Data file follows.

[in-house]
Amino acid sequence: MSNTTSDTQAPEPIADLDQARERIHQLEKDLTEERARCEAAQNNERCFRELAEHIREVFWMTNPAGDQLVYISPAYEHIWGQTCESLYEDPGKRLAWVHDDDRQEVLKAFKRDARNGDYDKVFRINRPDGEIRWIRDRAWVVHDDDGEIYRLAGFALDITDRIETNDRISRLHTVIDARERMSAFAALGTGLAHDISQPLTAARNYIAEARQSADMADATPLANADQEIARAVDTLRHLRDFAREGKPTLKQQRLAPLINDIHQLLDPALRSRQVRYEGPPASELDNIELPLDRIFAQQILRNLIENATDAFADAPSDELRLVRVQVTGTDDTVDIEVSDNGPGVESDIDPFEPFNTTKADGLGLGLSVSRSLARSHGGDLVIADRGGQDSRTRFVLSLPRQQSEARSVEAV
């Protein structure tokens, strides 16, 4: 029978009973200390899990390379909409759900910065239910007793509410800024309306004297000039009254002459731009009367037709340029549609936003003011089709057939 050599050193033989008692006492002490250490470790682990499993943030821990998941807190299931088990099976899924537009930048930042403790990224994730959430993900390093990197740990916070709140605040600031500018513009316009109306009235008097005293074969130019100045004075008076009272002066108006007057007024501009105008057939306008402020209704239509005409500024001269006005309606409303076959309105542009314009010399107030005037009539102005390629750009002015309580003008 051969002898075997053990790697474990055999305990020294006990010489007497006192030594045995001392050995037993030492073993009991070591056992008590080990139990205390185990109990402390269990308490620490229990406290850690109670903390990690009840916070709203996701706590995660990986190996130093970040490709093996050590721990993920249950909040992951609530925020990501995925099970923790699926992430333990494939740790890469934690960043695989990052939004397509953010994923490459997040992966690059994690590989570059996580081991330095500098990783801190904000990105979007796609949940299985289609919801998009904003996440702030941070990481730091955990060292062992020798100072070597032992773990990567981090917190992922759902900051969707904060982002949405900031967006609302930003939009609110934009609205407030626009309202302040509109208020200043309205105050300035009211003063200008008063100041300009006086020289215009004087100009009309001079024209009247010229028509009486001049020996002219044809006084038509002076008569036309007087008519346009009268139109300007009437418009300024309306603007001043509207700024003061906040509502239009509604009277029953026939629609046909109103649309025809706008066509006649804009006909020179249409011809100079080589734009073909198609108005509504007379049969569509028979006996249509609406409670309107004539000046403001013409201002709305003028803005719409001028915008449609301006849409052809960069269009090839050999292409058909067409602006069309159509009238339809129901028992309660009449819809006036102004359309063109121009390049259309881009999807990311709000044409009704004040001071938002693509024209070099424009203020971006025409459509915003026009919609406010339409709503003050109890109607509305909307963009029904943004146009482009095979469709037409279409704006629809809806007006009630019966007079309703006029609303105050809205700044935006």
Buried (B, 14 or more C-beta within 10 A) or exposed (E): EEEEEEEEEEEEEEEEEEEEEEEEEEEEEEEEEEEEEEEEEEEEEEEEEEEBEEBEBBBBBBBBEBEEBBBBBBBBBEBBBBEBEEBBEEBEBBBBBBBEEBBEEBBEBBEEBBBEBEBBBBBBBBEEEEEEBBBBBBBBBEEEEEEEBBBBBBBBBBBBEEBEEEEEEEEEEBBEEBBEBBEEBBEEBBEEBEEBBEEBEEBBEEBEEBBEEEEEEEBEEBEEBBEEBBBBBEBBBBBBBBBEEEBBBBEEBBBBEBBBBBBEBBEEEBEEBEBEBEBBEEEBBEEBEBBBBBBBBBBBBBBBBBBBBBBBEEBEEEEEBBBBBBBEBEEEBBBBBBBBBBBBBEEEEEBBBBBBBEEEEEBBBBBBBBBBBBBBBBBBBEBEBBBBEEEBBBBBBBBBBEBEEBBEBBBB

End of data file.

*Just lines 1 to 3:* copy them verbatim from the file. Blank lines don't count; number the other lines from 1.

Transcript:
[in-house]
Amino acid sequence: MSNTTSDTQAPEPIADLDQARERIHQLEKDLTEERARCEAAQNNERCFRELAEHIREVFWMTNPAGDQLVYISPAYEHIWGQTCESLYEDPGKRLAWVHDDDRQEVLKAFKRDARNGDYDKVFRINRPDGEIRWIRDRAWVVHDDDGEIYRLAGFALDITDRIETNDRISRLHTVIDARERMSAFAALGTGLAHDISQPLTAARNYIAEARQSADMADATPLANADQEIARAVDTLRHLRDFAREGKPTLKQQRLAPLINDIHQLLDPALRSRQVRYEGPPASELDNIELPLDRIFAQQILRNLIENATDAFADAPSDELRLVRVQVTGTDDTVDIEVSDNGPGVESDIDPFEPFNTTKADGLGLGLSVSRSLARSHGGDLVIADRGGQDSRTRFVLSLPRQQSEARSVEAV
């Protein structure tokens, strides 16, 4: 029978009973200390899990390379909409759900910065239910007793509410800024309306004297000039009254002459731009009367037709340029549609936003003011089709057939 050599050193033989008692006492002490250490470790682990499993943030821990998941807190299931088990099976899924537009930048930042403790990224994730959430993900390093990197740990916070709140605040600031500018513009316009109306009235008097005293074969130019100045004075008076009272002066108006007057007024501009105008057939306008402020209704239509005409500024001269006005309606409303076959309105542009314009010399107030005037009539102005390629750009002015309580003008 051969002898075997053990790697474990055999305990020294006990010489007497006192030594045995001392050995037993030492073993009991070591056992008590080990139990205390185990109990402390269990308490620490229990406290850690109670903390990690009840916070709203996701706590995660990986190996130093970040490709093996050590721990993920249950909040992951609530925020990501995925099970923790699926992430333990494939740790890469934690960043695989990052939004397509953010994923490459997040992966690059994690590989570059996580081991330095500098990783801190904000990105979007796609949940299985289609919801998009904003996440702030941070990481730091955990060292062992020798100072070597032992773990990567981090917190992922759902900051969707904060982002949405900031967006609302930003939009609110934009609205407030626009309202302040509109208020200043309205105050300035009211003063200008008063100041300009006086020289215009004087100009009309001079024209009247010229028509009486001049020996002219044809006084038509002076008569036309007087008519346009009268139109300007009437418009300024309306603007001043509207700024003061906040509502239009509604009277029953026939629609046909109103649309025809706008066509006649804009006909020179249409011809100079080589734009073909198609108005509504007379049969569509028979006996249509609406409670309107004539000046403001013409201002709305003028803005719409001028915008449609301006849409052809960069269009090839050999292409058909067409602006069309159509009238339809129901028992309660009449819809006036102004359309063109121009390049259309881009999807990311709000044409009704004040001071938002693509024209070099424009203020971006025409459509915003026009919609406010339409709503003050109890109607509305909307963009029904943004146009482009095979469709037409279409704006629809809806007006009630019966007079309703006029609303105050809205700044935006």